Harvard Business School today (March 29) disclosed that it planned to accept between 25 to 50 applicants among some 178 who are on its waitlist. The disclosure of both the number of people on the school’s waitlist as well as how many are likely to be admitted from it is unusual if not unique. Admission officials generally keep this information under wraps.
It’s yet another example of the transparency that Harvard has been trying to bring to what is often an enigmatic admissions process. The numbers were in an email sent by HBS Admissions Director “Dee” Leopold to first round applicants who had been wait listed and were asked to stay on the wait list until May.
“It’s March 29, the date we are notifying all Round 2 applicants of their status,” wrote Leopold in the email obtained by Poets&Quants. “You have every reason to expect a “final” decision today. After all, you applied in Round 1 and have been on the wait list since mid-December.
“Instead, I am asking if you will remain on the waitlist until mid-May. I can say with certainty that we will be making more offers to Round 1 waitlist candidates, but not until after our Round 2 response date of May 3.
You are a “qualified” candidate for HBS…no doubts. This is about the challenge of shaping a class, which is more complicated than evaluating the capabilities of individuals.
“I can’t assess your individual chances of being offered a place. If it helps, you are among 178 candidates on the waitlist; this includes both Rounds 1 and 2 applicants. I predict that we will be able to offer admission to between 25 and 50 waitlisters – but this is just my prediction.”
Some MBA admission consultants cheered the openness of the communication. “HBS has certainly taken the lead in terms of disclosure and empathy with a great letter like this,” said Sandy Kreisberg, of HBSGuru.com, who closely follows admissions at Harvard. “They are miles ahead of Stanford (despite all of Stanford’s PC-BS about empathy, their adcom process is still a black box) and Wharton (where no one expects anything but communications vetted by PRAVDA anyway, both in tone and information). Dee deserves a medal, this is a great letter and a helpful one.”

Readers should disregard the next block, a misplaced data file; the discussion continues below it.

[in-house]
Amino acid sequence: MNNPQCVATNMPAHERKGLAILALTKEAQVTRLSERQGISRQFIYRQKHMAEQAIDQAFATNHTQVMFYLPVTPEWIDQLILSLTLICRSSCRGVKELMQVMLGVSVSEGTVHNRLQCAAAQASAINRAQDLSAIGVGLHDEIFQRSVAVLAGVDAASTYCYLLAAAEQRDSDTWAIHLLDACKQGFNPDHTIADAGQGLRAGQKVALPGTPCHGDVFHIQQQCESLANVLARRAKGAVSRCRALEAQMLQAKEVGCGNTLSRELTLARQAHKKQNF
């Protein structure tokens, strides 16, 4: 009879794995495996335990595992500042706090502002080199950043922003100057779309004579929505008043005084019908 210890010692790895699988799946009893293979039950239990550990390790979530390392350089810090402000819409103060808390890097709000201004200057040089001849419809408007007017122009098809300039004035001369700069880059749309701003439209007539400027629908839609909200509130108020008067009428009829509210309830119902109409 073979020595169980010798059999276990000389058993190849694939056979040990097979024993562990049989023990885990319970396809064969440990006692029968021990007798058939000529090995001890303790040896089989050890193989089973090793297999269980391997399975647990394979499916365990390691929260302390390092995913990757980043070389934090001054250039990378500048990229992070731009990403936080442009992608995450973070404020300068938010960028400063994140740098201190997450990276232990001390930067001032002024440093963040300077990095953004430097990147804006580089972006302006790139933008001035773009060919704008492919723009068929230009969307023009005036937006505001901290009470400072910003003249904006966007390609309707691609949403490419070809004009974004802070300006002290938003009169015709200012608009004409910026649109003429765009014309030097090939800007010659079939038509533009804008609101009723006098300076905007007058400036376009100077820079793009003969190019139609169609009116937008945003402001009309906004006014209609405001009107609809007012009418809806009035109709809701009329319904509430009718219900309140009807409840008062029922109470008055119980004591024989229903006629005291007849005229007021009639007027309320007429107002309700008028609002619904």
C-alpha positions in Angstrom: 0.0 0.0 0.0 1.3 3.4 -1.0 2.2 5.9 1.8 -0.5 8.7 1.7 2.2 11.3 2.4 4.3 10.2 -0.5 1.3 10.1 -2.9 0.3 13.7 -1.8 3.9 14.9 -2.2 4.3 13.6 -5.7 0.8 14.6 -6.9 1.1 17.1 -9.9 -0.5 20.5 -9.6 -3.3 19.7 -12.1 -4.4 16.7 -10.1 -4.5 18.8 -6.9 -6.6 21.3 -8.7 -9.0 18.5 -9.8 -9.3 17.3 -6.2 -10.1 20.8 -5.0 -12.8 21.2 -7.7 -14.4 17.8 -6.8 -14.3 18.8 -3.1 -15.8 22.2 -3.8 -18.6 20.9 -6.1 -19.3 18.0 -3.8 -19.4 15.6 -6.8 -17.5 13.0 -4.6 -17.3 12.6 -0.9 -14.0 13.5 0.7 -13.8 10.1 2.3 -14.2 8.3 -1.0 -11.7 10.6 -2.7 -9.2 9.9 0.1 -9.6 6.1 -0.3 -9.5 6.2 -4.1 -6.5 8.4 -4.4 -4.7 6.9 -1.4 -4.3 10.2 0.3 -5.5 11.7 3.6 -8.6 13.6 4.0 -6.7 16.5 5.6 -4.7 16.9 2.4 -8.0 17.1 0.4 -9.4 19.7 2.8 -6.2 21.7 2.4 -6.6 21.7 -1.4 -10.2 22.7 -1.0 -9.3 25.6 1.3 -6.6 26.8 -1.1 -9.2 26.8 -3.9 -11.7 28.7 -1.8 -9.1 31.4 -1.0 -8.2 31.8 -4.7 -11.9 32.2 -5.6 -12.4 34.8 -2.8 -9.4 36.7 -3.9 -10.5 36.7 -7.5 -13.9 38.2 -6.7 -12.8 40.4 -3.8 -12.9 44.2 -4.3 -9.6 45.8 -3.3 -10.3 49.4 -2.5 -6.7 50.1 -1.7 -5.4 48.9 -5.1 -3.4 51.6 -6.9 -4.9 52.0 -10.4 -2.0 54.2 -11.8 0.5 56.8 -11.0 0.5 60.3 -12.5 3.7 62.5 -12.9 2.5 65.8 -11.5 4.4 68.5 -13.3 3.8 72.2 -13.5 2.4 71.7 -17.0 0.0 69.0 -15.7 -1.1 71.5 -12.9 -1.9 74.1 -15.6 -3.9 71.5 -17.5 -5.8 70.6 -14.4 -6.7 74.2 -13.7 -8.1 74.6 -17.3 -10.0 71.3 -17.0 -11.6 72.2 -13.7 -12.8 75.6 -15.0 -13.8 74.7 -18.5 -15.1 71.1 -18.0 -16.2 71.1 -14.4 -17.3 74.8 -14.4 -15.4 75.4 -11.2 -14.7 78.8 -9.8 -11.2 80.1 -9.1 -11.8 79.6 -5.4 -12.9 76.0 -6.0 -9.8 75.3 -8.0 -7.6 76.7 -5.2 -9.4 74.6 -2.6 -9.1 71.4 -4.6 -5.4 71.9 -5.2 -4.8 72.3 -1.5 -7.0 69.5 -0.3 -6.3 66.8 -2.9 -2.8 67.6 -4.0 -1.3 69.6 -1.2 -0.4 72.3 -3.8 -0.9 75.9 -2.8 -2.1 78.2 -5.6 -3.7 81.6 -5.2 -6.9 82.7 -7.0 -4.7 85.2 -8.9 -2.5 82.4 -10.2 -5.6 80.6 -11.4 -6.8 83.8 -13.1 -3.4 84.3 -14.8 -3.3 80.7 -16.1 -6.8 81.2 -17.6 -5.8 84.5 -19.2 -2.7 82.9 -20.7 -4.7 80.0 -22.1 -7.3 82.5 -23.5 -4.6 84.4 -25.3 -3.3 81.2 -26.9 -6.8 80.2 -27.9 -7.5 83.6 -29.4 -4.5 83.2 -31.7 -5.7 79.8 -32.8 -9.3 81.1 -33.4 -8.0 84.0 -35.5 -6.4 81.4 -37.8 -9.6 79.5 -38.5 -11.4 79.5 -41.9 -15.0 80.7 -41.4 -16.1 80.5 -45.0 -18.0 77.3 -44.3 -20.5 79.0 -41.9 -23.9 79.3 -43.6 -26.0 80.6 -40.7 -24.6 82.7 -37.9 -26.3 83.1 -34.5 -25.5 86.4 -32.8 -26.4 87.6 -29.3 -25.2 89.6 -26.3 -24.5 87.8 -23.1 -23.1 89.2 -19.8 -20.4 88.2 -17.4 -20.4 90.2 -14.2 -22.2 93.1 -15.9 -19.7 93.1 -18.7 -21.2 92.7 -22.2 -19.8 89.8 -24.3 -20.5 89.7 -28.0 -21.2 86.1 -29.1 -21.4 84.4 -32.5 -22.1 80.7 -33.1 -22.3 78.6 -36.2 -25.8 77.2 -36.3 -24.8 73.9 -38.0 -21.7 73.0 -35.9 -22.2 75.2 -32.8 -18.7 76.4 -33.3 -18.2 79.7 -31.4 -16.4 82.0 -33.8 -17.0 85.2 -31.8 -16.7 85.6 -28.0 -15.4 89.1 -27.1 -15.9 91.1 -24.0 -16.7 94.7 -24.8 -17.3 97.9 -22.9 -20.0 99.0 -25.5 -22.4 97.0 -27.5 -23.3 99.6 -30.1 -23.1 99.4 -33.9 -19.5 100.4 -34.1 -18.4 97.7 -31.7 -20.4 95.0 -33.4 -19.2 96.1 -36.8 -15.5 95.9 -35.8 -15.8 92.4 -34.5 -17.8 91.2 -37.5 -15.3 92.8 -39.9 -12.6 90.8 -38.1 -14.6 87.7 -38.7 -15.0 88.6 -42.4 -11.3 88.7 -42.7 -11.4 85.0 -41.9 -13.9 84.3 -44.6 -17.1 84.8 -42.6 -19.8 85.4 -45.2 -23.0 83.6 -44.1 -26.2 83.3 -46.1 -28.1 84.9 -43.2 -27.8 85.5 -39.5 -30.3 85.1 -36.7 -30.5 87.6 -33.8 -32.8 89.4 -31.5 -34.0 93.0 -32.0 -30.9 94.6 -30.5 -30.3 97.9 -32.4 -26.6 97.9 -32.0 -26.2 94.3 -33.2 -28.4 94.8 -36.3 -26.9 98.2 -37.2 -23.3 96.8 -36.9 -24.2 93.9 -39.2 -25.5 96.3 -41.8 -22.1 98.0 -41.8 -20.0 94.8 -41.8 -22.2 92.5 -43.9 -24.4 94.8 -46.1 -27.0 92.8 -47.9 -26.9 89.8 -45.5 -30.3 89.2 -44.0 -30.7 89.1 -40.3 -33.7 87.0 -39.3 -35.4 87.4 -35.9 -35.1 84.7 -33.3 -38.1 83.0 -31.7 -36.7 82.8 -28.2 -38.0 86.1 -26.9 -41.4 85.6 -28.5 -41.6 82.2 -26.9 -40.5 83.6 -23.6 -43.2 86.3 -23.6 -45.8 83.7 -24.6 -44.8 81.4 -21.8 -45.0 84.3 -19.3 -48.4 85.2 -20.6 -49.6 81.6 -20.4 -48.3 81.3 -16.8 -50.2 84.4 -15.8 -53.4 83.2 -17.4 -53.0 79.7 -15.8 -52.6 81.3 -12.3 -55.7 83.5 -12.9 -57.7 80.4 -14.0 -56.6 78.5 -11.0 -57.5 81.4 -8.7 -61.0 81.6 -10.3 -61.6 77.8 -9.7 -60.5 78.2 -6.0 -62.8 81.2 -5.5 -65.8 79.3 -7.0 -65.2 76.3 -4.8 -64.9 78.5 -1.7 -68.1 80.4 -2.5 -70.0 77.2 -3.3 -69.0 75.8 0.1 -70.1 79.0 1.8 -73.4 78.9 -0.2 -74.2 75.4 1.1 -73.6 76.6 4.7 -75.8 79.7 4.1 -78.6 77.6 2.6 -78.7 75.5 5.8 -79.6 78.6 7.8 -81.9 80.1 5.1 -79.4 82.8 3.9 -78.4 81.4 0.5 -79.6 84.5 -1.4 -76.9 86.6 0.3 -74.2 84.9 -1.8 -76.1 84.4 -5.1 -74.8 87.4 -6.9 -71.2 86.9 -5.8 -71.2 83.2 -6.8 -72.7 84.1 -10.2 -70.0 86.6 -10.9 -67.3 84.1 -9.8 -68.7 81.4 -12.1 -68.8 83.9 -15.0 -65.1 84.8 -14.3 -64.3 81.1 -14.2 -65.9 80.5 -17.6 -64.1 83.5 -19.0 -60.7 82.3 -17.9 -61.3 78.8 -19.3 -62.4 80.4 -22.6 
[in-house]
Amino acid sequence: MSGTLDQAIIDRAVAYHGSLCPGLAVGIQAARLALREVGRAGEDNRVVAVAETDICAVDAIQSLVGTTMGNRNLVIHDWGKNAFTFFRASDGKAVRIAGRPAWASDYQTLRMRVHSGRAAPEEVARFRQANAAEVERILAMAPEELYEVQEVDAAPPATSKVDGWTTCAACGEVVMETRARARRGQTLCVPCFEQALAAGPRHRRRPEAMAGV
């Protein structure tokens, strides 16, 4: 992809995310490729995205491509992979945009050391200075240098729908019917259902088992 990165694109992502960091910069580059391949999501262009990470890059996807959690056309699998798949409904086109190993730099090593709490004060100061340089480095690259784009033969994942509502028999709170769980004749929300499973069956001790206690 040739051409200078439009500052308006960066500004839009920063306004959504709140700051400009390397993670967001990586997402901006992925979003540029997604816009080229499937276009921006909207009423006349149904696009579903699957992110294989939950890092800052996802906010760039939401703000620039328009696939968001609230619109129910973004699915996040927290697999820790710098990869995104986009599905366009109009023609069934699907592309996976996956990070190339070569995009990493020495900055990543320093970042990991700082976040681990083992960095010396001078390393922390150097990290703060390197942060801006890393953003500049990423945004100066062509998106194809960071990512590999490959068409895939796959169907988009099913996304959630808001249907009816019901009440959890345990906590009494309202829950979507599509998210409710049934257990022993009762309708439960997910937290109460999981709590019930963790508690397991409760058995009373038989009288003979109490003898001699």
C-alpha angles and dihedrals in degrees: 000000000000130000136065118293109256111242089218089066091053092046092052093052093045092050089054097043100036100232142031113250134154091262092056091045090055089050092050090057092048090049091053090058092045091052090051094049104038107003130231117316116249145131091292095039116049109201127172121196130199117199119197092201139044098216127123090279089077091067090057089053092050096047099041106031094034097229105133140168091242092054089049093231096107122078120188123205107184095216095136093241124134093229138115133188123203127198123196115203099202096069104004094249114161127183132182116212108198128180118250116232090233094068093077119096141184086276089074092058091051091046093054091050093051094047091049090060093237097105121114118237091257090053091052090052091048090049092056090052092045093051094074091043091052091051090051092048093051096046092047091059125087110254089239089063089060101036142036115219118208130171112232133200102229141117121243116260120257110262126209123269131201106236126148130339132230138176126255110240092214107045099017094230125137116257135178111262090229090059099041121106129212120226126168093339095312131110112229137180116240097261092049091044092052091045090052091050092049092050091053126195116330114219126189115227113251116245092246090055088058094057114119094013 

Admission officials at several other top schools, for example, responded by either issuing a no comment or simply saying their policy is not to disclose details about their wait lists. Wharton believes the release of this information would only cause applicants to feel greater pressure than they already do. “We don’t disclose our waitlist numbers as it creates anxiety among applicants,” said Ankur Kumar, admissions director at Wharton, told Poets&Quants in an email. Stanford MBA Admissions Director Derrick Bolton had no comment. “We don’t disclose that information,” added Allan Friedman, a spokesman for Chicago’s Booth School of Business.
In the email, Leopold also told applicants that Dana Scalisi of Harvard’s admissions staff would continue to be “your contact person.” She asked applicants to let her know via email if they would like to remain on the waitlist or remove themselves from further consideration.
“We sincerely appreciate your patience and will do our best to keep you informed,” she wrote.